In this series, I dig a little deeper into the meaning of psychology-related terms. This week’s term is stoicism.
Stoicism came up in a book I recently reviewed, You Got This, and I wanted to find out more about it. It means taking a detour from psychology into the world of philosophy.
Stoicism in Ancient Greece
Stoicism began as an Ancient Greek philosophy in the 3rd century BCE. Stoics believed that happiness came from accepting the moment and not being controlled by pleasure or fear of pain. Destructive emotions, thought to arise from errors in judgment, were dealt with by building self-control and fortitude.
The aim was not to extinguish emotions, but rather to retain clear judgment and calm. Logic, reflection, and concentration were important for maintaining self-control, and it was important to differentiate between what can and can’t be controlled. One technique that Stoics used was a view-from-above type of visualization in order to gain a better appreciation of the big picture. Negative visualization involved imagining the worst-case scenario, in the hope that becoming more familiar with what was feared, the fear itself would ease.
The Stoic Epictetus wrote that “we suffer not from the events in our lives, but from our judgment about them.”
It sounds like they were early proponents of the idea that actions speak louder than words. Stoicism emphasizes virtue, which arises from a will that’s in agreement with nature and logos (rational structure to the universe). The four cardinal virtues were wisdom, courage, justice, and temperance. Virtue would allow someone to adapt to any situation that arose in a way that allowed them to maintain happiness. Negative situations could thus be reframed as new opportunities.
Stoics viewed all people as citizens of the world and advocated tolerance and mutual assistance, regardless of material circumstances. Because of this view, they would urge clemency towards slaves.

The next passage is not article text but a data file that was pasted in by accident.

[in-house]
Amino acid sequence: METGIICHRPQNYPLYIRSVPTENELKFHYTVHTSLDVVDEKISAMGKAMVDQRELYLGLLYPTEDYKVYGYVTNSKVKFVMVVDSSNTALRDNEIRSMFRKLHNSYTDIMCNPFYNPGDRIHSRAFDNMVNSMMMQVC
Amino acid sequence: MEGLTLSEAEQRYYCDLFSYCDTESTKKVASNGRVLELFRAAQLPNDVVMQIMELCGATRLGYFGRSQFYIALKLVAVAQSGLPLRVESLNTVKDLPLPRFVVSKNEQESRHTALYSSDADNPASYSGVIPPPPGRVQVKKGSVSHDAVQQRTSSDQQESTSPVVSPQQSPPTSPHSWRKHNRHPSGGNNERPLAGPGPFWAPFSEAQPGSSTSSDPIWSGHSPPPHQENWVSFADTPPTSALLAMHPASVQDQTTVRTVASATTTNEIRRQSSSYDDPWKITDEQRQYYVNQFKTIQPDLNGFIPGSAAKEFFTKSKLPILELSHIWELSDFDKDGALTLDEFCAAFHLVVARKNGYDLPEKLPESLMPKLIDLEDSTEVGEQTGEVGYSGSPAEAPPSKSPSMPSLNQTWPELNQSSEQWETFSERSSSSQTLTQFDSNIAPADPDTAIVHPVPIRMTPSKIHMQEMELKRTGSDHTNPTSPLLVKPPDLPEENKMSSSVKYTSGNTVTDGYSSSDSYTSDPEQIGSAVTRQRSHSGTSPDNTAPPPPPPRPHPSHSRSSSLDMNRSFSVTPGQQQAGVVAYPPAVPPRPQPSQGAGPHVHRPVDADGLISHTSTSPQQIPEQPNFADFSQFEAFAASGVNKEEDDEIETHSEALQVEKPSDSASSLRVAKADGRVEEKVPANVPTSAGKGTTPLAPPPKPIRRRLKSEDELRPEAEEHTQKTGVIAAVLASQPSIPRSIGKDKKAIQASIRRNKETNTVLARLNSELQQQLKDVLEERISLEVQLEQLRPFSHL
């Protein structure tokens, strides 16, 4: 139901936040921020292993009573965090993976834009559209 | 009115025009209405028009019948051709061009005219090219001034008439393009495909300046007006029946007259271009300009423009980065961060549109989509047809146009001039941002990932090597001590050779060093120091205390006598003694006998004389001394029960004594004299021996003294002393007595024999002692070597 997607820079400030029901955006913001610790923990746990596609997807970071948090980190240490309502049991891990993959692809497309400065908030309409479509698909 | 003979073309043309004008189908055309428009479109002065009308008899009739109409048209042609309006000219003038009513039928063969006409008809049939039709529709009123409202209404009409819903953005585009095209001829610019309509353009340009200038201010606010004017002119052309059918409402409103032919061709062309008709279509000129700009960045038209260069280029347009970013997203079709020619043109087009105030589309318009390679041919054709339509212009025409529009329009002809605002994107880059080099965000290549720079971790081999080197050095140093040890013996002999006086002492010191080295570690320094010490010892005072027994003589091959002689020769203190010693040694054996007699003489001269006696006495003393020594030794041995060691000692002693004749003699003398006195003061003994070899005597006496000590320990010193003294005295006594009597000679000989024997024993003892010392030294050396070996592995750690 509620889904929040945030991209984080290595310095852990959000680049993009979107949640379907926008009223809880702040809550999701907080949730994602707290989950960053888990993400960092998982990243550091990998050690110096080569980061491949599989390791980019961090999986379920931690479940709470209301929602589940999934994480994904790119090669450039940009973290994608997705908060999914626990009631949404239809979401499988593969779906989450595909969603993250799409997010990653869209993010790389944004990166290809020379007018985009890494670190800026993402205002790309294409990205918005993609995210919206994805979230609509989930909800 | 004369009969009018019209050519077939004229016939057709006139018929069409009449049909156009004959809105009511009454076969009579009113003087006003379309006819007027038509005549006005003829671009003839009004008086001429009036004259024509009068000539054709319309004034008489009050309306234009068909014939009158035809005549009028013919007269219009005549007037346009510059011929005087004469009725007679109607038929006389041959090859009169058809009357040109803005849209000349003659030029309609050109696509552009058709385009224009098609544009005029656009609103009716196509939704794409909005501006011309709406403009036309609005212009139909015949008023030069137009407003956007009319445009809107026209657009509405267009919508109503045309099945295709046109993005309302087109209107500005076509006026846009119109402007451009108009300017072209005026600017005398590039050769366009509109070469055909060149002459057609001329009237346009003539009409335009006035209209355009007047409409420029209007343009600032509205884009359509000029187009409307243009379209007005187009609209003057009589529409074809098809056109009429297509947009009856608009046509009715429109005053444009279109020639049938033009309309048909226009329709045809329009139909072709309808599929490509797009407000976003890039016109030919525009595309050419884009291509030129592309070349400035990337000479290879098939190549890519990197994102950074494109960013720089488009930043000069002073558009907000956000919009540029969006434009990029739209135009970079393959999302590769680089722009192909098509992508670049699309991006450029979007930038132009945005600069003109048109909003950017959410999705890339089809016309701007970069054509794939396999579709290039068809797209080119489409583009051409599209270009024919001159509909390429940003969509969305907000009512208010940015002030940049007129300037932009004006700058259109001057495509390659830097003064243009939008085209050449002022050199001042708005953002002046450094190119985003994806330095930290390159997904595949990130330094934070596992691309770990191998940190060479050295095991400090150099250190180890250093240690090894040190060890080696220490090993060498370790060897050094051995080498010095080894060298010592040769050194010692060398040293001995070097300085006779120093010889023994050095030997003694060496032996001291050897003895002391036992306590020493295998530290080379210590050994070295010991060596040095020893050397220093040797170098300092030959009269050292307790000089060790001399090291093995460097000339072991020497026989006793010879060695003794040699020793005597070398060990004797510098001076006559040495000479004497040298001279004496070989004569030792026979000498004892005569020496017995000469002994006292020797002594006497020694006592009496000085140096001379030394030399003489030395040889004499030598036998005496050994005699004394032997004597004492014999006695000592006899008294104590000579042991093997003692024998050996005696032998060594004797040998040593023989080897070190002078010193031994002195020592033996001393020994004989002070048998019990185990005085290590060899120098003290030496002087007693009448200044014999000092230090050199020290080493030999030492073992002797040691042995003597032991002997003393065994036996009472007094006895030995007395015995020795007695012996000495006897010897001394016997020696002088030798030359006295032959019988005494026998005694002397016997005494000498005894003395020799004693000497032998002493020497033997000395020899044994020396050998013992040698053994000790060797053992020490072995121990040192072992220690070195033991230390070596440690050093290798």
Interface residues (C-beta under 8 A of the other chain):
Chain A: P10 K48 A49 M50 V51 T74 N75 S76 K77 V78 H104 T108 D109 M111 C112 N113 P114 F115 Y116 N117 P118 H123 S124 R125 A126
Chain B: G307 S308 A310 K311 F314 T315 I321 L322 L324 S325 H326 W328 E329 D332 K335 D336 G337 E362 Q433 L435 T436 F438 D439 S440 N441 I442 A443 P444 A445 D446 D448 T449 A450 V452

Views on death
Stoics decreased the fear associated with death by emphasizing its inevitability. I found the following lines quite interesting in the Wikipedia entry. I didn’t refer back to the sources cited, but they sounded legitimate.
The Stoics accepted that suicide was permissible for the wise person in circumstances that might prevent them from living a virtuous life. Plutarch held that accepting life under tyranny would have compromised Cato’s self-consistency (constantia) as a Stoic and impaired his freedom to make the honorable moral choices. Suicide could be justified if one fell victim to severe pain or disease, but otherwise suicide would usually be seen as a rejection of one’s social duty.
Stoicism’s later influences
Stoicism later had influences on Christianity, notably the apostle Paul and St. Ambrose of Milan. In modern times, stoicism influenced Viktor Frankl’s logotherapy, and Nelson Mandela read the journals of Stoic Roman emperor Marcus Aurelius.
This philosophy isn’t, and never was, meant to be a treatment for mental illness, although it could potentially help with maintaining mental health. In You Got This, the author drew on Stoicism to handle fear, and I have a better idea now where she’s coming from. “Normal” people (i.e. people without mental illness) face “normal” fears (as opposed to a disordered level of fear) all the time, and I can see Stoic principles being useful in that context. For those of us who aren’t in the “normal” camp, I think the good bits in Stoicism show up in several therapeutic approaches in a slightly different form, but as an overall package, it may not be that helpful.
Is Stoicism something that you’re familiar with or have tried to practice?
This TED-Ed video gives a short and sweet overview.
- CBC Radio: Take it like a stoic: Coping in the time of coronavirus
- Daily Stoic: What Is Stoicism?
- TED-Ed (Massimo Pigliucci): The philosophy of Stoicism
- Wikipedia: Stoicism
The Psychology Corner has an overview of terms covered in the What Is… series, along with a collection of scientifically validated psychological tests.